Grainy Pictures

Not all substitutes for solid wood floors are made from plywood. A cheaper alternative, laminate flooring, gets its appearance from a photographic image of wood. Glued to a fiberboard core, the picture is protected on top by a clear finish. The resulting sandwich comes in grooved panels. They're installed with glue, much like engineered wood. Floor expert Jeff Hosking says laminate is more scratch-resistant than any wood floor — but once it does scratch, the damage is permanent. Laminate can't be sanded. "I expect plastic laminate floors to last 8 to 15 years," he says. "By then the homeowner gets tired of looking at the scratches and replaces the floor." Hosking says laminate, which costs $2.50 to $5 per square foot (plus $2 or $3 per square foot for installation) can be a good choice in laundry rooms or bathrooms because it is highly water-resistant — if the glue is properly applied. The adhesive is what make the joints watertight. "If it isn't done right, water can get down in the pressed board, and the floor will cup and curl," he says. Flooring Options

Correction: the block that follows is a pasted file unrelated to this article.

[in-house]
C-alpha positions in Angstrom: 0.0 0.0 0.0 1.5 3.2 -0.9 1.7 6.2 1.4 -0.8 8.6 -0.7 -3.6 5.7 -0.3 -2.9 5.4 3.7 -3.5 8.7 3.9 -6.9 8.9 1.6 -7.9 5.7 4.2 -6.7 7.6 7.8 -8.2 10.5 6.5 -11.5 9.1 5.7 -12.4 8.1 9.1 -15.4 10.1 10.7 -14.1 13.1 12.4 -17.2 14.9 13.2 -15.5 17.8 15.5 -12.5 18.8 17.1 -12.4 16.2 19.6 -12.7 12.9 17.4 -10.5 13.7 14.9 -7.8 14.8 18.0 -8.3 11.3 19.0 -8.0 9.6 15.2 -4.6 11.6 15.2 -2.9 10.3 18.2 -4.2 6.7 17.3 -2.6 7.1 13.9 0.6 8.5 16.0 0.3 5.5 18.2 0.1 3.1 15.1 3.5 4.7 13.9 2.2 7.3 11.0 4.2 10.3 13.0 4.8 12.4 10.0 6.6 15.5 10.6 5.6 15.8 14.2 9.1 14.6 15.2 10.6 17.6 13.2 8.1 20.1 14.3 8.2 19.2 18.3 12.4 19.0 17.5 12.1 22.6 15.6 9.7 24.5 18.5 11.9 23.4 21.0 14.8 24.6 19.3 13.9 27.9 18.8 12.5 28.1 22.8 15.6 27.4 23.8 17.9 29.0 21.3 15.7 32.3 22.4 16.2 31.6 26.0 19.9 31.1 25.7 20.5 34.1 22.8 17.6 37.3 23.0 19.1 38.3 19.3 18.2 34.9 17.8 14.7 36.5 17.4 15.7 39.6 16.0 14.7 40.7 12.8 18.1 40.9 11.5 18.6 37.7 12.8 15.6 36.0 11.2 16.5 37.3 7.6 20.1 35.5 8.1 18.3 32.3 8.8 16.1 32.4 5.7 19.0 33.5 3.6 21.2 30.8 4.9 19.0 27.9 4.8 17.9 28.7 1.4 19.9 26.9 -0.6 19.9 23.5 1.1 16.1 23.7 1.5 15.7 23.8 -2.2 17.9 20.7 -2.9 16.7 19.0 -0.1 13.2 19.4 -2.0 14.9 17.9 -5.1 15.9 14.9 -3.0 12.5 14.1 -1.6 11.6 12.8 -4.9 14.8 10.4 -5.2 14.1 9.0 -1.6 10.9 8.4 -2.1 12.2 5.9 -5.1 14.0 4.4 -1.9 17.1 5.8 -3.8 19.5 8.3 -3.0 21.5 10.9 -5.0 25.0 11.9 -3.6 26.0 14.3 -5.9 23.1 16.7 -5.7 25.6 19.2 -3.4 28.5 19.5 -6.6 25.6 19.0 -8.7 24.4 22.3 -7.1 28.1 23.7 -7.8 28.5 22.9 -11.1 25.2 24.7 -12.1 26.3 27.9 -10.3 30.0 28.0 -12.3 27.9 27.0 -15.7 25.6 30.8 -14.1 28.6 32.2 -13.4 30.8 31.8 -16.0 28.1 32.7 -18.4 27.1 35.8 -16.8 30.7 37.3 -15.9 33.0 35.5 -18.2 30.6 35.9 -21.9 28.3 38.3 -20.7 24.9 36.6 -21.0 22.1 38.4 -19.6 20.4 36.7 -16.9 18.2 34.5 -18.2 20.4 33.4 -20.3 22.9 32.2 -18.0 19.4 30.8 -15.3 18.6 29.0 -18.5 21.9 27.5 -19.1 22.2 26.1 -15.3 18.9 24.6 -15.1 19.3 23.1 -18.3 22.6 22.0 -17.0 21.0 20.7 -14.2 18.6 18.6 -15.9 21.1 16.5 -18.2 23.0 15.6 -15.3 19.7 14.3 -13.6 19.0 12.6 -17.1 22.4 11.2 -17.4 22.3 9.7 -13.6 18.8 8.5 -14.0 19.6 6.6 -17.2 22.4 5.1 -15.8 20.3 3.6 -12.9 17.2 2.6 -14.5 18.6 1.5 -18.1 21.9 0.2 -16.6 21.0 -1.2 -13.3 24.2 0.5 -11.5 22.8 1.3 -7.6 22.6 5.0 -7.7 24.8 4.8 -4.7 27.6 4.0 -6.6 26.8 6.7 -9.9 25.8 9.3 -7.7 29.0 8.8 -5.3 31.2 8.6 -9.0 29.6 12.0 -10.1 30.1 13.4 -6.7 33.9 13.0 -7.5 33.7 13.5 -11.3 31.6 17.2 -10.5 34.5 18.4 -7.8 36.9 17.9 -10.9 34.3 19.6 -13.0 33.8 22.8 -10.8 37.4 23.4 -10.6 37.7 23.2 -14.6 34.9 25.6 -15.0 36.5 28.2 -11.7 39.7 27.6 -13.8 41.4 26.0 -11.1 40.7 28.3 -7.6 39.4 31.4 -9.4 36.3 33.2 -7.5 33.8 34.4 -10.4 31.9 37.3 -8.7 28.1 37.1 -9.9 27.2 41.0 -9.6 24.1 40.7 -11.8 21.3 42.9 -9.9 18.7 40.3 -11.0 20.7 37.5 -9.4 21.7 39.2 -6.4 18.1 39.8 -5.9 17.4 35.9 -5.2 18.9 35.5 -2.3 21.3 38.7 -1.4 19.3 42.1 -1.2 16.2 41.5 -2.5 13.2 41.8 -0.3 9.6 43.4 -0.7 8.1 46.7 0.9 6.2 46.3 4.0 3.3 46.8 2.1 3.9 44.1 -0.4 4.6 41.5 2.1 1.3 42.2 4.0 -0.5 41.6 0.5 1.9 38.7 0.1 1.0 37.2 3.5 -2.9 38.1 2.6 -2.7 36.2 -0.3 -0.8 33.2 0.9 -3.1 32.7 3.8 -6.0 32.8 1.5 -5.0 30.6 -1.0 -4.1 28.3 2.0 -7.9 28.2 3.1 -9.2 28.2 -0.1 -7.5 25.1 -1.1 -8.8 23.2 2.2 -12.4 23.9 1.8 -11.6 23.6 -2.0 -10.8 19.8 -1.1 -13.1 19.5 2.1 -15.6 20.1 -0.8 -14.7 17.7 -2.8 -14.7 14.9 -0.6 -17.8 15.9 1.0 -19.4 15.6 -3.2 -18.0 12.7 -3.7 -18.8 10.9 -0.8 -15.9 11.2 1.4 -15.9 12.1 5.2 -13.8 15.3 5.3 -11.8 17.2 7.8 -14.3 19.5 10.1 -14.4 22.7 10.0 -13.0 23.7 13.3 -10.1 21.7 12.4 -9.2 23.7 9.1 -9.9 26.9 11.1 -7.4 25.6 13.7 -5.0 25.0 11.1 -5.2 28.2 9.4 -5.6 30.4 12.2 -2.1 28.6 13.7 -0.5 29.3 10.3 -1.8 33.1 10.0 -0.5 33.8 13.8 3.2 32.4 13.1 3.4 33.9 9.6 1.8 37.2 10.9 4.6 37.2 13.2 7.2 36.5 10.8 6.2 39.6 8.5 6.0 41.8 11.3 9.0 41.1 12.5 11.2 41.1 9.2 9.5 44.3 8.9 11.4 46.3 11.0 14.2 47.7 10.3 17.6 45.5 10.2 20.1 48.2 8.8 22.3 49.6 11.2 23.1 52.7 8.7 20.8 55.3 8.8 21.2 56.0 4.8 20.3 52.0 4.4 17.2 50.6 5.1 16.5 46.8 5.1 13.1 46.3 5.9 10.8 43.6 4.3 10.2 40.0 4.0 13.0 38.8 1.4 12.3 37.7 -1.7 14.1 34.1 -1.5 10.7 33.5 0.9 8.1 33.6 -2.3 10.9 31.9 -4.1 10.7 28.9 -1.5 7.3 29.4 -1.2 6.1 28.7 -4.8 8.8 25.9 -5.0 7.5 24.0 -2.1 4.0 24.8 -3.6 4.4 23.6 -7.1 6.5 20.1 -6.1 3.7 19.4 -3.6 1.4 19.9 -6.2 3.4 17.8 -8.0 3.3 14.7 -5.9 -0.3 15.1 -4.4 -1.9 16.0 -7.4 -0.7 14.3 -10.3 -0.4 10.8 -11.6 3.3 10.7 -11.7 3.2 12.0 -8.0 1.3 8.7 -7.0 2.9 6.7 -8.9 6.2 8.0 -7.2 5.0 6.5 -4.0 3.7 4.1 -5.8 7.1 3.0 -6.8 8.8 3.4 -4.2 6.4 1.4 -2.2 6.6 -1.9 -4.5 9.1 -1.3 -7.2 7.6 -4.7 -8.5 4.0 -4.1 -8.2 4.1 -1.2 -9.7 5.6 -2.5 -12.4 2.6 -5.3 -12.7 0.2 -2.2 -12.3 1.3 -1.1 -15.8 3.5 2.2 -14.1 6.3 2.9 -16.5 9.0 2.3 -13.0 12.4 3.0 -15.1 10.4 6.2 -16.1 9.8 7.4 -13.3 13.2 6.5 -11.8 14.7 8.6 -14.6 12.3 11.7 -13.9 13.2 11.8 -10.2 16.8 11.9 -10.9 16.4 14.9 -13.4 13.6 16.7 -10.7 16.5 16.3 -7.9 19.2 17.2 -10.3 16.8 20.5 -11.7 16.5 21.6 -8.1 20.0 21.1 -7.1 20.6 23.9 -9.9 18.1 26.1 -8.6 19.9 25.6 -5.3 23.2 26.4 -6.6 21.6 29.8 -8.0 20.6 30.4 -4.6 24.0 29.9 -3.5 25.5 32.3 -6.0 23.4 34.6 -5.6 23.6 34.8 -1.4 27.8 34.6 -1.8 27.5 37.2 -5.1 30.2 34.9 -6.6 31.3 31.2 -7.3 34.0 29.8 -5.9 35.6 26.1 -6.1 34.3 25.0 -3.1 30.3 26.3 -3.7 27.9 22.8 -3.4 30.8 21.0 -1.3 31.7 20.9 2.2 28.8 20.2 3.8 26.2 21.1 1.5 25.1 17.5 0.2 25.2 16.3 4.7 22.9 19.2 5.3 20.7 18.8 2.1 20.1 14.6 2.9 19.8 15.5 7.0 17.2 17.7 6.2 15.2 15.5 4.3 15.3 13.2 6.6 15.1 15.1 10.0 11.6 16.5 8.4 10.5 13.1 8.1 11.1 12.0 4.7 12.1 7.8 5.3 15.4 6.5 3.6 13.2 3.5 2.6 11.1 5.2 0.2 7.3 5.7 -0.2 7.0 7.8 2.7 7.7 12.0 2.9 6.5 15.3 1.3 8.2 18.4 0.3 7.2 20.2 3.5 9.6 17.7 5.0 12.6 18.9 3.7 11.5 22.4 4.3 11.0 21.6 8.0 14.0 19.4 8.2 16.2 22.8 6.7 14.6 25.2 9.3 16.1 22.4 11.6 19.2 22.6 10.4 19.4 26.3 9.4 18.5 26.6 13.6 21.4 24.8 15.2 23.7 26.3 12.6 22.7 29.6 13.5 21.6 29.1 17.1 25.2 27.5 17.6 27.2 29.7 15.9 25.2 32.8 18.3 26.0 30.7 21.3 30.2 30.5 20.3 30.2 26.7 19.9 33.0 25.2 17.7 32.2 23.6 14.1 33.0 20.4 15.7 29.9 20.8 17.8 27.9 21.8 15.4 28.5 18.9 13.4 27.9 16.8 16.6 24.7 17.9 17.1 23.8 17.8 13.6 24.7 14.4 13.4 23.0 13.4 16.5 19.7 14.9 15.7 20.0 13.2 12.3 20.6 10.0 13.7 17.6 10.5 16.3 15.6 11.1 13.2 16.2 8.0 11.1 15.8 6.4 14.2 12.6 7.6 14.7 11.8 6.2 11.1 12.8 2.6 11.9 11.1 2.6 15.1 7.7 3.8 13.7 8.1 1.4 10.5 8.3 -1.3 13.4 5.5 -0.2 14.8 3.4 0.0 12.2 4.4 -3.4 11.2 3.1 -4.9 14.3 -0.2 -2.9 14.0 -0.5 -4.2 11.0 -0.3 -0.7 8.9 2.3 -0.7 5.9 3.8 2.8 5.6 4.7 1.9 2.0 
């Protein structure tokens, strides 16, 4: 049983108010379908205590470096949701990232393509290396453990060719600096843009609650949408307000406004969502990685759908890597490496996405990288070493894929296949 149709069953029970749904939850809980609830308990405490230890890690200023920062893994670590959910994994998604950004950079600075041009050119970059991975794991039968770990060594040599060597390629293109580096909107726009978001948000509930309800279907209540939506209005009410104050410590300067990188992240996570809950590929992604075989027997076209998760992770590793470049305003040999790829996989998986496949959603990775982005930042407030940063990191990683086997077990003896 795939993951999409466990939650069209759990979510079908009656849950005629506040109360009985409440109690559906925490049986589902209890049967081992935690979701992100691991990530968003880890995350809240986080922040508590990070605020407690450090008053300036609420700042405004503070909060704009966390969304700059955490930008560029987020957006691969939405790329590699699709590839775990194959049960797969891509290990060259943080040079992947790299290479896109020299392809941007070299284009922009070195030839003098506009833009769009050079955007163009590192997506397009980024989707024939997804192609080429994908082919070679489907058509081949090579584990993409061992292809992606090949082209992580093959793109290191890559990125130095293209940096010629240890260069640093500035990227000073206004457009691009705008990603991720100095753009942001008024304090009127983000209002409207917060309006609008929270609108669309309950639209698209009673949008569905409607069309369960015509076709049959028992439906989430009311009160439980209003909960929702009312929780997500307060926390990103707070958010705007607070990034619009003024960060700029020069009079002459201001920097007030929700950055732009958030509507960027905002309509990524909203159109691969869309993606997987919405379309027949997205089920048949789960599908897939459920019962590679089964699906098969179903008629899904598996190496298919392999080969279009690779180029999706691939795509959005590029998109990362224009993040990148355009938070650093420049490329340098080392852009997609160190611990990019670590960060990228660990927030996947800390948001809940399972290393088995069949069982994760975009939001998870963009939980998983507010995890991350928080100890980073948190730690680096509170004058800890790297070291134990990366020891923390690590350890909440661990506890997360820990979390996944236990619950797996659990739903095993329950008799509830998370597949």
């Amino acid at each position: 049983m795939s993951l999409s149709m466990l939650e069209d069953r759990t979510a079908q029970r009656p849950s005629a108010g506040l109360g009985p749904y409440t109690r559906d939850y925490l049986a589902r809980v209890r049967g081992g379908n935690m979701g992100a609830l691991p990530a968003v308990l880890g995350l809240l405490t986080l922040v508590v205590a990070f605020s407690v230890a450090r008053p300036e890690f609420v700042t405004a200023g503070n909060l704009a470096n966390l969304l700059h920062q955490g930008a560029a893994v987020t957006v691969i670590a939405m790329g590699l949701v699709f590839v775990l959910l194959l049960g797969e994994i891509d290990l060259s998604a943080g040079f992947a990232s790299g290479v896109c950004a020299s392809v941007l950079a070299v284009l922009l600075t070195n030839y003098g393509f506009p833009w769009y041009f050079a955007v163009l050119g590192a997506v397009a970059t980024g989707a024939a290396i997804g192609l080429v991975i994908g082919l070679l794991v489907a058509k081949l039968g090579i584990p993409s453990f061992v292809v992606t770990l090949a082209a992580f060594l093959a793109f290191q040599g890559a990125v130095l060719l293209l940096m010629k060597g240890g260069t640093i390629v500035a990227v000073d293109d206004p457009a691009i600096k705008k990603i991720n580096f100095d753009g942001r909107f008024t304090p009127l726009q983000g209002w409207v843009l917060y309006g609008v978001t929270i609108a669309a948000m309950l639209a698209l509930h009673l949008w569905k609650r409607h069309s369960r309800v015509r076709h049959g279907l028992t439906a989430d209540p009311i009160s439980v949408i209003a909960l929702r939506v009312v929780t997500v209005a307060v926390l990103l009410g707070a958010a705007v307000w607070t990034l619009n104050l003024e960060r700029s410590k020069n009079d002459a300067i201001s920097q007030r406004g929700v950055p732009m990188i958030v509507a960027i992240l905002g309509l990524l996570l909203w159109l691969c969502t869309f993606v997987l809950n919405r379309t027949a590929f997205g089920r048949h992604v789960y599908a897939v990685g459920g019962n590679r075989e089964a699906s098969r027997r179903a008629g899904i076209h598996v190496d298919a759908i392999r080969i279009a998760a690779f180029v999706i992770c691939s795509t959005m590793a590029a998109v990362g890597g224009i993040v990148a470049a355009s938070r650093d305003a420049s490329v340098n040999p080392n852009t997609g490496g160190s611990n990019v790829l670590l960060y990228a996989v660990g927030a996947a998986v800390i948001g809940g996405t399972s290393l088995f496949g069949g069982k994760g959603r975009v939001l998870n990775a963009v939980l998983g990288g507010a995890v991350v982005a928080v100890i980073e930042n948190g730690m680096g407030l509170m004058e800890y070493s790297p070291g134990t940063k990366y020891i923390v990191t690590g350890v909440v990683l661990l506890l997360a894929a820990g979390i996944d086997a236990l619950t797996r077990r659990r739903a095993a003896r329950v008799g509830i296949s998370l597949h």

1 Its five plys offer dimensional stability, but this flooring has only a 1/16-inch surface veneer, which can't be sanded and refinished when it's scuffed. 2 Solid oak flooring , by comparison, has a 5/16-inch surface veneer (the wood above the tongue) and can be sanded up to seven times. 3 Some engineered flooring comes assembled in a panel for fast installation, but still offers the appearance of narrow floorboards. 4 Planks that are 3/8-inch thick must be nailed in place... 5 ...while planks with a 9/16-inch total thickness can be floated. 6 These six-ply boards have a hefty 3/8-inch birch top layer; note the beveled edges where the boards meet.

Contribute to This Story Below

    More in Flooring